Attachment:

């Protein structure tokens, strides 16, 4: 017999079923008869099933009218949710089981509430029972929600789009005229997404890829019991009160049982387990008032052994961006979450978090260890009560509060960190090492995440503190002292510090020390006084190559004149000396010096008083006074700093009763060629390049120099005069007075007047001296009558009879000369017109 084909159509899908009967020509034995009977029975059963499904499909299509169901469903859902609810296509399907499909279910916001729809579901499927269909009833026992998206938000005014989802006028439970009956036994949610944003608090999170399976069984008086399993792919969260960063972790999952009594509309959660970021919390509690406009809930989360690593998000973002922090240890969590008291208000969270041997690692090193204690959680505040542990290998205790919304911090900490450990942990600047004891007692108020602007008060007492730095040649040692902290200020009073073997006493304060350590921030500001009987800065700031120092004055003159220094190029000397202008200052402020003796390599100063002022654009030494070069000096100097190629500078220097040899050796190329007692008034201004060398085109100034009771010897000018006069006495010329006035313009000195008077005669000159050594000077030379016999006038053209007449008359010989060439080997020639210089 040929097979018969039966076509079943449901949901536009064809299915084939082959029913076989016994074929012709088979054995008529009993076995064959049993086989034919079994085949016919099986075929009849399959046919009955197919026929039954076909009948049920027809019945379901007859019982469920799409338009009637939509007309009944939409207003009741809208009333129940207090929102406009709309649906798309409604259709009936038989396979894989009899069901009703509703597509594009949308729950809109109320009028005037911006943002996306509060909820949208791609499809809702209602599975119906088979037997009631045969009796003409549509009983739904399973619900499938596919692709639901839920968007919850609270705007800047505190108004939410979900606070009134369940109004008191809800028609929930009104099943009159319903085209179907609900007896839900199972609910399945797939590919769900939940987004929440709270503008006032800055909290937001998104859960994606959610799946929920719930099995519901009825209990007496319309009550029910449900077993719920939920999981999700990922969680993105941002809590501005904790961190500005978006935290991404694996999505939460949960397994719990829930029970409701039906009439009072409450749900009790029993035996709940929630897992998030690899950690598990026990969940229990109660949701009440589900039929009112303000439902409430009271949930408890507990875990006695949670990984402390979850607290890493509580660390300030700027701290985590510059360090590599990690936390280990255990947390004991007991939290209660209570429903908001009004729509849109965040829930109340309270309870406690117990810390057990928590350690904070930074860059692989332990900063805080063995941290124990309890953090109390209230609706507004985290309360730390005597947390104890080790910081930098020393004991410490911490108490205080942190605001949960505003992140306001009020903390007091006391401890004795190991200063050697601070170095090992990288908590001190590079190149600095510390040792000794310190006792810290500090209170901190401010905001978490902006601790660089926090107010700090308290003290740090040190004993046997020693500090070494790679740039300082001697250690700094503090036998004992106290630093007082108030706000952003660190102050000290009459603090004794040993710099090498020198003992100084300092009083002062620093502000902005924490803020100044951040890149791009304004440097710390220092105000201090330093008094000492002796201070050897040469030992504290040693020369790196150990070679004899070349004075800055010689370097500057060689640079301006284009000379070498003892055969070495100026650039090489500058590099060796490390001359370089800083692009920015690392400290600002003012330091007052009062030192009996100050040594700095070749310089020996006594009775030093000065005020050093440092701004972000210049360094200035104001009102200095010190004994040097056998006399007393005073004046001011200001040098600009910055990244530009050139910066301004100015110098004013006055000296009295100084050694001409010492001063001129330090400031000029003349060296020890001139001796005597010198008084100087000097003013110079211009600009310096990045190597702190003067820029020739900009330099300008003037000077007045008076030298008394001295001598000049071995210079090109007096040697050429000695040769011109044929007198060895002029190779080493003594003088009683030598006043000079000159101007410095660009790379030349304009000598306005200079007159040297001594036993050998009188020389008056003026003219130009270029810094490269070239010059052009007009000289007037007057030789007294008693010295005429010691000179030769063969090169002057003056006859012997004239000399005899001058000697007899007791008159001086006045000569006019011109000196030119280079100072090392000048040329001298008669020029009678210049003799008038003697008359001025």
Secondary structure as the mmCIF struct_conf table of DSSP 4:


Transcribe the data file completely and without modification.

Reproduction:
């Protein structure tokens, strides 16, 4: 017999079923008869099933009218949710089981509430029972929600789009005229997404890829019991009160049982387990008032052994961006979450978090260890009560509060960190090492995440503190002292510090020390006084190559004149000396010096008083006074700093009763060629390049120099005069007075007047001296009558009879000369017109 084909159509899908009967020509034995009977029975059963499904499909299509169901469903859902609810296509399907499909279910916001729809579901499927269909009833026992998206938000005014989802006028439970009956036994949610944003608090999170399976069984008086399993792919969260960063972790999952009594509309959660970021919390509690406009809930989360690593998000973002922090240890969590008291208000969270041997690692090193204690959680505040542990290998205790919304911090900490450990942990600047004891007692108020602007008060007492730095040649040692902290200020009073073997006493304060350590921030500001009987800065700031120092004055003159220094190029000397202008200052402020003796390599100063002022654009030494070069000096100097190629500078220097040899050796190329007692008034201004060398085109100034009771010897000018006069006495010329006035313009000195008077005669000159050594000077030379016999006038053209007449008359010989060439080997020639210089 040929097979018969039966076509079943449901949901536009064809299915084939082959029913076989016994074929012709088979054995008529009993076995064959049993086989034919079994085949016919099986075929009849399959046919009955197919026929039954076909009948049920027809019945379901007859019982469920799409338009009637939509007309009944939409207003009741809208009333129940207090929102406009709309649906798309409604259709009936038989396979894989009899069901009703509703597509594009949308729950809109109320009028005037911006943002996306509060909820949208791609499809809702209602599975119906088979037997009631045969009796003409549509009983739904399973619900499938596919692709639901839920968007919850609270705007800047505190108004939410979900606070009134369940109004008191809800028609929930009104099943009159319903085209179907609900007896839900199972609910399945797939590919769900939940987004929440709270503008006032800055909290937001998104859960994606959610799946929920719930099995519901009825209990007496319309009550029910449900077993719920939920999981999700990922969680993105941002809590501005904790961190500005978006935290991404694996999505939460949960397994719990829930029970409701039906009439009072409450749900009790029993035996709940929630897992998030690899950690598990026990969940229990109660949701009440589900039929009112303000439902409430009271949930408890507990875990006695949670990984402390979850607290890493509580660390300030700027701290985590510059360090590599990690936390280990255990947390004991007991939290209660209570429903908001009004729509849109965040829930109340309270309870406690117990810390057990928590350690904070930074860059692989332990900063805080063995941290124990309890953090109390209230609706507004985290309360730390005597947390104890080790910081930098020393004991410490911490108490205080942190605001949960505003992140306001009020903390007091006391401890004795190991200063050697601070170095090992990288908590001190590079190149600095510390040792000794310190006792810290500090209170901190401010905001978490902006601790660089926090107010700090308290003290740090040190004993046997020693500090070494790679740039300082001697250690700094503090036998004992106290630093007082108030706000952003660190102050000290009459603090004794040993710099090498020198003992100084300092009083002062620093502000902005924490803020100044951040890149791009304004440097710390220092105000201090330093008094000492002796201070050897040469030992504290040693020369790196150990070679004899070349004075800055010689370097500057060689640079301006284009000379070498003892055969070495100026650039090489500058590099060796490390001359370089800083692009920015690392400290600002003012330091007052009062030192009996100050040594700095070749310089020996006594009775030093000065005020050093440092701004972000210049360094200035104001009102200095010190004994040097056998006399007393005073004046001011200001040098600009910055990244530009050139910066301004100015110098004013006055000296009295100084050694001409010492001063001129330090400031000029003349060296020890001139001796005597010198008084100087000097003013110079211009600009310096990045190597702190003067820029020739900009330099300008003037000077007045008076030298008394001295001598000049071995210079090109007096040697050429000695040769011109044929007198060895002029190779080493003594003088009683030598006043000079000159101007410095660009790379030349304009000598306005200079007159040297001594036993050998009188020389008056003026003219130009270029810094490269070239010059052009007009000289007037007057030789007294008693010295005429010691000179030769063969090169002057003056006859012997004239000399005899001058000697007899007791008159001086006045000569006019011109000196030119280079100072090392000048040329001298008669020029009678210049003799008038003697008359001025």
Secondary structure as the mmCIF struct_conf table of DSSP 4: